• Build and upgrade industrial infrastructure better. According to the WEF, the global infrastructure gap is estimated at $3.7 trillion annually, with only US$ 2.1 trillion is invested each year. The demand for infrastructure should take into account disaster risk and vulnerability, requiring governments to make smart decisions about the type of infrastructure and its performance under increasing climate stress. As described by the WEF, this can be done by reducing demand, building new assets and optimizing existing assets. One can look at this from a climate perspective by focusing on promoting eco-industrial development by reducing resource use and promoting circularity to reduce infrastructure demand; by working with the private sector to ensure that new industrial infrastructure integrates climate risks and shocks; and by reviewing existing port and transport infrastructure for risks and vulnerabilities.


  • Engage in meaningful public-private dialogue to identify business challenges and concerns and to help prioritize climate -related measures. More than ever, preparing for broad-scale climate change, with its many cross-industry implications, requires public-private dialogue to help build trust, close the knowledge gap, catalyze action, and generate a sense of shared ownership. Among the key components of effective dialogue will be:
    • to promote voluntary actions that the private sector, the public sector and citizens can undertake;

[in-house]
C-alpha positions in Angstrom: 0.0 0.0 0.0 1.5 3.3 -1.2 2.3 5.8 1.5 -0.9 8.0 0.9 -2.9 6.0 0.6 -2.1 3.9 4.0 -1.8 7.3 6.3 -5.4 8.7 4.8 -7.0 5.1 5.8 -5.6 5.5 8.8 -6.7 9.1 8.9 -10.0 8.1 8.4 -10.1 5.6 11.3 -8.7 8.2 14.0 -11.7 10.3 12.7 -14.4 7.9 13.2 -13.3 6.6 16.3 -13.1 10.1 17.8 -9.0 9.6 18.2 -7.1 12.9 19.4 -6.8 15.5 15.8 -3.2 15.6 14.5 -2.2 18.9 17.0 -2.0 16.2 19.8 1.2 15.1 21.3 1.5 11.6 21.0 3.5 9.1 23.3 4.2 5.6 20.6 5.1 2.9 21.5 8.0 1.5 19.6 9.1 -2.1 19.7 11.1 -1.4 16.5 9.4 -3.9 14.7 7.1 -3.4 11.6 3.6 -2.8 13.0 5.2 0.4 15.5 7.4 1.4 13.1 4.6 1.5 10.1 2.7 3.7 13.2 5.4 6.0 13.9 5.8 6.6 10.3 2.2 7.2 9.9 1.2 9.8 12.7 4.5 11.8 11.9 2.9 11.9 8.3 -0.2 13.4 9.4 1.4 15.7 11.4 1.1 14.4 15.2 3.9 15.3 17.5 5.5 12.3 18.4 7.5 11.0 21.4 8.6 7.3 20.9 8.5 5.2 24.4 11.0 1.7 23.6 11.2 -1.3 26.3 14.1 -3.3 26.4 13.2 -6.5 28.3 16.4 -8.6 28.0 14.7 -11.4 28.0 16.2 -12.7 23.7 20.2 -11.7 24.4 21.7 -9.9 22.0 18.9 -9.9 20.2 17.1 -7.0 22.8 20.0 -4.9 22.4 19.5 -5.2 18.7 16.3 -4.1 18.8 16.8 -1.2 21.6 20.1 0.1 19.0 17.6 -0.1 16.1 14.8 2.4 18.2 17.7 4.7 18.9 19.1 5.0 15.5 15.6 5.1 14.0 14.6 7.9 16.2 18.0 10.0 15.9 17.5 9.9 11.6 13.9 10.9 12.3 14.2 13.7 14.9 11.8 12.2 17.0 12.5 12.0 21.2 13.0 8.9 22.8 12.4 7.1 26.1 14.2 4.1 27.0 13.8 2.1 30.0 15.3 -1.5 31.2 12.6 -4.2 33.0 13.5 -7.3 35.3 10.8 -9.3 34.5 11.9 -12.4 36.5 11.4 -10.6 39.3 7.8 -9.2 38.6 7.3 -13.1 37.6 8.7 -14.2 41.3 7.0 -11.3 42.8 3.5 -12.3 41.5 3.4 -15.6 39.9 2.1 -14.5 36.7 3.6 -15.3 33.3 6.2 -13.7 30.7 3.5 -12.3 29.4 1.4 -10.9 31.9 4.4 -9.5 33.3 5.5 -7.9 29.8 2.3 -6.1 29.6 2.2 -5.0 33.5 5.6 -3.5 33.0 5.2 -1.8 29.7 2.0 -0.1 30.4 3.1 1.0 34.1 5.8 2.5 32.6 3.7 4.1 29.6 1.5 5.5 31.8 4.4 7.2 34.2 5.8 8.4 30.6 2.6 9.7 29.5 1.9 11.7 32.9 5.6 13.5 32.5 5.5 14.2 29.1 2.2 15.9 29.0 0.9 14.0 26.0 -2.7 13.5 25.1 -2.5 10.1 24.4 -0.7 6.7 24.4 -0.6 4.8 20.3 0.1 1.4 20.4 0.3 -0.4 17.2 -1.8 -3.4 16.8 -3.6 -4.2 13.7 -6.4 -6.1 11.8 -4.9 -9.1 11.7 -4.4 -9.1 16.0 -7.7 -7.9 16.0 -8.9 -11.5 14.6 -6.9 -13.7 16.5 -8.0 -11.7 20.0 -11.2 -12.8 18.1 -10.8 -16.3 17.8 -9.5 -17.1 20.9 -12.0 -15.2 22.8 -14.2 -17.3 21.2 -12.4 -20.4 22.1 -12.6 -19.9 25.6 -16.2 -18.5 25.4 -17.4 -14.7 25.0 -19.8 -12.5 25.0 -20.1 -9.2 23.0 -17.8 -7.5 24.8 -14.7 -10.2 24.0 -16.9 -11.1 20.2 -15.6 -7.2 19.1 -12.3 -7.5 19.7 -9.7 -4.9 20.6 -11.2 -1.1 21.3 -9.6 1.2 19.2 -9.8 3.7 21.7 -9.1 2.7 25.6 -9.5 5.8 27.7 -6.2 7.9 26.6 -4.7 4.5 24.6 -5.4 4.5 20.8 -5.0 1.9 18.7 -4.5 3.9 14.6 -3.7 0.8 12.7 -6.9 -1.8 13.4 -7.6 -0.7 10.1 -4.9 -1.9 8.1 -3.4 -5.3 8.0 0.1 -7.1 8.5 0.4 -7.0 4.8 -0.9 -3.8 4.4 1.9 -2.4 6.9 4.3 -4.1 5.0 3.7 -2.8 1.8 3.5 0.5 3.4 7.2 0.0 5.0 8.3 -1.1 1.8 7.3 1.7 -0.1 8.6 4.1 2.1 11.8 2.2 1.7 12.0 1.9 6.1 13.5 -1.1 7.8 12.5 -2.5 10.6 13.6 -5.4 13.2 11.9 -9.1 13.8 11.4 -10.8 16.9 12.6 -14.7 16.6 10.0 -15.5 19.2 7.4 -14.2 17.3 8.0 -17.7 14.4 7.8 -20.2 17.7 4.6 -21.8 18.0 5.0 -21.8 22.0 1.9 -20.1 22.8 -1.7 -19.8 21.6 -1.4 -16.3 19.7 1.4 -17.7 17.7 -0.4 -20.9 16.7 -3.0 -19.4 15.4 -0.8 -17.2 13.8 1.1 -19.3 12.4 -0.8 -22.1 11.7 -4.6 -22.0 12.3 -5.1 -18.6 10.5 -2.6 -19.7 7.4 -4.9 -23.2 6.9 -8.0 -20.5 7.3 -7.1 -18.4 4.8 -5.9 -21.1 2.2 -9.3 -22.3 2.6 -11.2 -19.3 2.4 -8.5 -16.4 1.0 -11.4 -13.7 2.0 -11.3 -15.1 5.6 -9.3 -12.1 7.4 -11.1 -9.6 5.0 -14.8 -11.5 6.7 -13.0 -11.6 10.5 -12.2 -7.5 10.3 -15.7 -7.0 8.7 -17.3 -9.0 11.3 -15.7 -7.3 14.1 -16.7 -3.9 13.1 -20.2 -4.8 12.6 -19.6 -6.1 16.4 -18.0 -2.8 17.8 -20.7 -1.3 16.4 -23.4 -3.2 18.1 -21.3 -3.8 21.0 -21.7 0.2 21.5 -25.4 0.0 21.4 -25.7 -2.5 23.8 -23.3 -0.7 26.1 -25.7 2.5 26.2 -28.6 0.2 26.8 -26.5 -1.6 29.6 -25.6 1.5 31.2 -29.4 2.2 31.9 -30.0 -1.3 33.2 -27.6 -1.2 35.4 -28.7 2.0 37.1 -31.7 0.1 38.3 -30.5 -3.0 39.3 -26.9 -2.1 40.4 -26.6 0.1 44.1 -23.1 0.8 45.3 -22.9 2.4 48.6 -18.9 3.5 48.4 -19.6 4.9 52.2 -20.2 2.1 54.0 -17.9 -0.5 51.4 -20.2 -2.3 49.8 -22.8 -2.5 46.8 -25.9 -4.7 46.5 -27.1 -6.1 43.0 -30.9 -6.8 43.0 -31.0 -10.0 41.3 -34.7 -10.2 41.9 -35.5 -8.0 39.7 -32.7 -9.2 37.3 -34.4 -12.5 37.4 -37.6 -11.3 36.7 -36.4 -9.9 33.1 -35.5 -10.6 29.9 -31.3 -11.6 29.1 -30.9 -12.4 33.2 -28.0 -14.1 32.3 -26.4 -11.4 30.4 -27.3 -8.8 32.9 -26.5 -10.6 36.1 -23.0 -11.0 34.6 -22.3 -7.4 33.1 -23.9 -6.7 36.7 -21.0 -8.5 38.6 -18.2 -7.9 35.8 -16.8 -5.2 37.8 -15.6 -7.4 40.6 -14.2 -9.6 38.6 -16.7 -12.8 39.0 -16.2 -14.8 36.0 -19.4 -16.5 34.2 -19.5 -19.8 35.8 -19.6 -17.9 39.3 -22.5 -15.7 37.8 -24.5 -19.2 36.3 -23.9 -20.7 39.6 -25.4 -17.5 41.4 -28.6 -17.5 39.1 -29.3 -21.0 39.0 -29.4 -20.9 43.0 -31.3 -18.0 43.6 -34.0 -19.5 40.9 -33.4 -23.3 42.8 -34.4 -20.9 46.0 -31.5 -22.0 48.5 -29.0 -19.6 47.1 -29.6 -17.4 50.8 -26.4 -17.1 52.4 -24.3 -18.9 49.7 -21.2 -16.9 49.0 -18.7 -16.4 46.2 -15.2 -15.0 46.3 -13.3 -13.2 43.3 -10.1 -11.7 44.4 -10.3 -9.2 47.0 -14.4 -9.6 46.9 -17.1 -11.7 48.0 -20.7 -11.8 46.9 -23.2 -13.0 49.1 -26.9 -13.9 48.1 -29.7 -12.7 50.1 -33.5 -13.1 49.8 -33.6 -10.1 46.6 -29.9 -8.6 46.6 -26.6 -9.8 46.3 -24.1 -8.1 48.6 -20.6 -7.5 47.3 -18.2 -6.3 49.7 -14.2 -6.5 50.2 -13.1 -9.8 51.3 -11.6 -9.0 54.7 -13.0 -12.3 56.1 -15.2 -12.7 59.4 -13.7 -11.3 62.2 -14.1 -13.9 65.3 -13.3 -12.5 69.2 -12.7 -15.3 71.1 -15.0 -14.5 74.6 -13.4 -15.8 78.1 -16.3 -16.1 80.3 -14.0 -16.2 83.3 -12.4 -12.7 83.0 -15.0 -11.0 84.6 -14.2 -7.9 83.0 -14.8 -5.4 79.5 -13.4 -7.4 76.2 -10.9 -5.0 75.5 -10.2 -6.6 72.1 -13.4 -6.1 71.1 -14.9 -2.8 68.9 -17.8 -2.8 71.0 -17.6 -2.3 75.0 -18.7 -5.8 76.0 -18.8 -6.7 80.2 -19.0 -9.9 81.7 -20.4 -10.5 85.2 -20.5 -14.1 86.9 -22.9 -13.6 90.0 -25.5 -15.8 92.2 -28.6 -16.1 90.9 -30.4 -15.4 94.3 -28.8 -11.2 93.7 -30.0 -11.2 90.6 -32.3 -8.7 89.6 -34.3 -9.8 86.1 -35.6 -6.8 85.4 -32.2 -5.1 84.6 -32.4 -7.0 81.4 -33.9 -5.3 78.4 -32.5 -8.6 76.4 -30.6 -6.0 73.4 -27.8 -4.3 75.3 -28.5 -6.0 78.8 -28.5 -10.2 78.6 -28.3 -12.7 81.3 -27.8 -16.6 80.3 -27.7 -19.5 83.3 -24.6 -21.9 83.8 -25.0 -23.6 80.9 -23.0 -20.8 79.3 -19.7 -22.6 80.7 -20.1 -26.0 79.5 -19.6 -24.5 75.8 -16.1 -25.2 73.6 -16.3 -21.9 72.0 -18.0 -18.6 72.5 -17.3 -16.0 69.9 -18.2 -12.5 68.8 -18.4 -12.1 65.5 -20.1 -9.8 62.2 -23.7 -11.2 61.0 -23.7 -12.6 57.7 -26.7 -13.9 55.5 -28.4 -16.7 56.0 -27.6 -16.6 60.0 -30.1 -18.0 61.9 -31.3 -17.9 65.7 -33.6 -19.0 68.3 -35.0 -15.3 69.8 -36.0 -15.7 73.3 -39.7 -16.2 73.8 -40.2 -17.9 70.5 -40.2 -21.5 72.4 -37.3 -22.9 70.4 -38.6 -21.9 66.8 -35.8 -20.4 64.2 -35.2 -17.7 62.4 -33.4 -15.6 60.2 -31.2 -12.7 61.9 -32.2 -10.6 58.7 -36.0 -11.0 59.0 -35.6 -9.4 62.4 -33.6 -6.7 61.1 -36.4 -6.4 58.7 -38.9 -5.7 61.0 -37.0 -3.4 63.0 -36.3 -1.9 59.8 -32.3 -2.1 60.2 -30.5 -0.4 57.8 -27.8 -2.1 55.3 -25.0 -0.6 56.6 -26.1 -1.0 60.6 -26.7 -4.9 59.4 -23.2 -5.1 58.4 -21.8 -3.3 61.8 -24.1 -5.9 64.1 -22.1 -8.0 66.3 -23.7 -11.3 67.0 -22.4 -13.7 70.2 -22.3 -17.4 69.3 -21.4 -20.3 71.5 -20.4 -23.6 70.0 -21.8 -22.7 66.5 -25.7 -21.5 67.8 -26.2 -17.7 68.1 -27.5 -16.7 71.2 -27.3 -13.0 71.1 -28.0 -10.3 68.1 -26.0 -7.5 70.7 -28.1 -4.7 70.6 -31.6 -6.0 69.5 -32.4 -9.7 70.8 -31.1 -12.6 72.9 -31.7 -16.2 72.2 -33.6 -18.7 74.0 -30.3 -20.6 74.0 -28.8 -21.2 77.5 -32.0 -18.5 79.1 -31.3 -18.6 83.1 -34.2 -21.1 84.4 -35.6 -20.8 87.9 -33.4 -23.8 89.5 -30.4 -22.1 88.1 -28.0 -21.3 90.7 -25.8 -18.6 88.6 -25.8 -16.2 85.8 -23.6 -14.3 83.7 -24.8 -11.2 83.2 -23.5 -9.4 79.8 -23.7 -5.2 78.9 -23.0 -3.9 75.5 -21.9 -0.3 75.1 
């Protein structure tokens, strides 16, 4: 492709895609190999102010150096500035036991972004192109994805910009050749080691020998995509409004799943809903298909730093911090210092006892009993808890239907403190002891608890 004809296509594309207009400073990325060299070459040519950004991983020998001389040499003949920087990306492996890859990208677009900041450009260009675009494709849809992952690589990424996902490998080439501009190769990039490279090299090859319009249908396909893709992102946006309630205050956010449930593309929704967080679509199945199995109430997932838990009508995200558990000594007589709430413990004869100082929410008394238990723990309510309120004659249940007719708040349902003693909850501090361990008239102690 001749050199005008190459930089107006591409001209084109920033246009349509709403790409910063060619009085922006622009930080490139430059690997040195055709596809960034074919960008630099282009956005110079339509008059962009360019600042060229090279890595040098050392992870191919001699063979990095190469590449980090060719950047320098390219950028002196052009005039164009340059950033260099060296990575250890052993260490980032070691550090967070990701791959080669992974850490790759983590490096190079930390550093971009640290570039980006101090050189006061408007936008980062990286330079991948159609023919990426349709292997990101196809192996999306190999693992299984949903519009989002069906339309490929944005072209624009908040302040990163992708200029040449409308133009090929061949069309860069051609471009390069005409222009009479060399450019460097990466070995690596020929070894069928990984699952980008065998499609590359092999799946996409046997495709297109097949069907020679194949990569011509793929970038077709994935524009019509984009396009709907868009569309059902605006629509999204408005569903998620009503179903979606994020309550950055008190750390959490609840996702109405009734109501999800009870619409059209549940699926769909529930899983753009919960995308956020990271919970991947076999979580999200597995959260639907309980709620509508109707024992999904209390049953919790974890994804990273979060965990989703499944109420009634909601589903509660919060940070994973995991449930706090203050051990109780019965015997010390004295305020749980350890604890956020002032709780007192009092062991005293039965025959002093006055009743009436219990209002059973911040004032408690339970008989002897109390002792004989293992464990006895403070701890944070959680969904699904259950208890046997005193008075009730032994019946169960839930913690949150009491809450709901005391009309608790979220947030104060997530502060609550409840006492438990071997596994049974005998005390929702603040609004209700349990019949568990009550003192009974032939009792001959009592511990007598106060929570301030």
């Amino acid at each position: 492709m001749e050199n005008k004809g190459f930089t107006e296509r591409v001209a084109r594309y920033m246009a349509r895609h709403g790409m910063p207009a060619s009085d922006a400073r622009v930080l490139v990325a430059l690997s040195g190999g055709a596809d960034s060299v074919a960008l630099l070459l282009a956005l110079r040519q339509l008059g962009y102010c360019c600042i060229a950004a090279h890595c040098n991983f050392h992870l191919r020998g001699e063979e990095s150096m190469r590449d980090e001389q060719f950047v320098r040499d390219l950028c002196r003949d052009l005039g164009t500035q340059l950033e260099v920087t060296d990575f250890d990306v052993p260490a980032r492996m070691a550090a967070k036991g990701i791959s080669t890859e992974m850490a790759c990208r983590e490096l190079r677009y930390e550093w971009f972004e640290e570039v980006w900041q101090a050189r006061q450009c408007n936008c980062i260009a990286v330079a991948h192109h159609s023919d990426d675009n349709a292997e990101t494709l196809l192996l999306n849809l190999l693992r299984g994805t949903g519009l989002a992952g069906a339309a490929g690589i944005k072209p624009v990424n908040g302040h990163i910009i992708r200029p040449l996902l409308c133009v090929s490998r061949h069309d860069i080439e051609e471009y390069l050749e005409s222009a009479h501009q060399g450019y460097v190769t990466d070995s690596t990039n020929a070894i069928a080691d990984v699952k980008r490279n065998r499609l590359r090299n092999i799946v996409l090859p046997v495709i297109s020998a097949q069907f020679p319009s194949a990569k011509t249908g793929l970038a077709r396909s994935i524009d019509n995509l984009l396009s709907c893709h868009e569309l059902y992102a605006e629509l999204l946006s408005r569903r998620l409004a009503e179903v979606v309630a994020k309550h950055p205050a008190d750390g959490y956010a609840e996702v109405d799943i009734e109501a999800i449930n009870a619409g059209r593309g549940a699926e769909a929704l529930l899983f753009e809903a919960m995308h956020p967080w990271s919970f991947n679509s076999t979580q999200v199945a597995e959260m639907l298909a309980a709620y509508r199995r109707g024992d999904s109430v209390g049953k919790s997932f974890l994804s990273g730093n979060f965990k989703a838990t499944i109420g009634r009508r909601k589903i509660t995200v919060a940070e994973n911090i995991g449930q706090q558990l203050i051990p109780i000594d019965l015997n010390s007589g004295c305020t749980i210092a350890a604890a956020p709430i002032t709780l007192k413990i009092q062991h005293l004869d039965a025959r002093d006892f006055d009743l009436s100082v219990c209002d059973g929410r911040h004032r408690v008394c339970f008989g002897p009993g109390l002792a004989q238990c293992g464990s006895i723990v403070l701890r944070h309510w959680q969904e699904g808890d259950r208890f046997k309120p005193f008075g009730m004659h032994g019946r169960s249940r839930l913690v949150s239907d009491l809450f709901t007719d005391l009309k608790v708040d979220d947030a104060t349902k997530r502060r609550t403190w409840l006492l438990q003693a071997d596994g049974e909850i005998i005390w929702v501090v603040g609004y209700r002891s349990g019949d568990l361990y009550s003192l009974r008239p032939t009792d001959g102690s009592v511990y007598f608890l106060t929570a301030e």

• to advance legal and regulatory reforms to encourage innovation, to promote the use of new technologies and inputs, to incentivize Public-Private Partnerships, and to reward positive behavior while penalizing negative behavior;
    • to ensure the availability of and access to finance for businesses and citizens who will be affected by climate change; and
    • to pursue strategies to encourage behavioral change – such as the global event on “Dialogue for Climate Action,” now being organized by the World Bank Group, to promote more inclusive measures. That conference – in Vienna, Austria on May 24 and 25 – will be the venue for the launch of an eagerly awaited new World Bank Group report, “A Greener Path to Competitiveness.”
Many countries’ economies face serious exposure to risk, with their infrastructure needs far exceeding their resources and capacity. The pressure for governments now is not to wait until a disaster strikes to “build back better.” Instead, the urgent need is to build better now, and to thoroughly assess current risks to industrial infrastructure.

One of the leading institutions in such efforts is the Global Facility for Disaster Reduction and Recovery (GFDRR). Two of its central priorities,  resilient recovery and  disaster risk financing, directly involve building back better and engaging with the private sector. GFDRR's efforts are now especially timely: Recovering from disasters and building resilience in fragile and post-conflict situations will be the focus of a flagship  Resilience Dialogue event that GFDRR is hosting at 12 noon on March 1 –  livestreaming the event on the opening day of  t he World Bank Group Fragility, Conflict and Violence Forum 2016.

The development community must be equipped with the right tools – financial as well as technical – in order to respond effectively to the threats posed by climate change. Resilience and response to natural disaster surely need to prioritize humanitarian aspects – and a second line of defense needs to come to the rescue of the economy and the private sector, hoping to prevent the further post-disaster intensification of poverty in countries damaged by the impact of climate-related shocks.



Etienne Kechichian

Senior Private Sector Development Specialist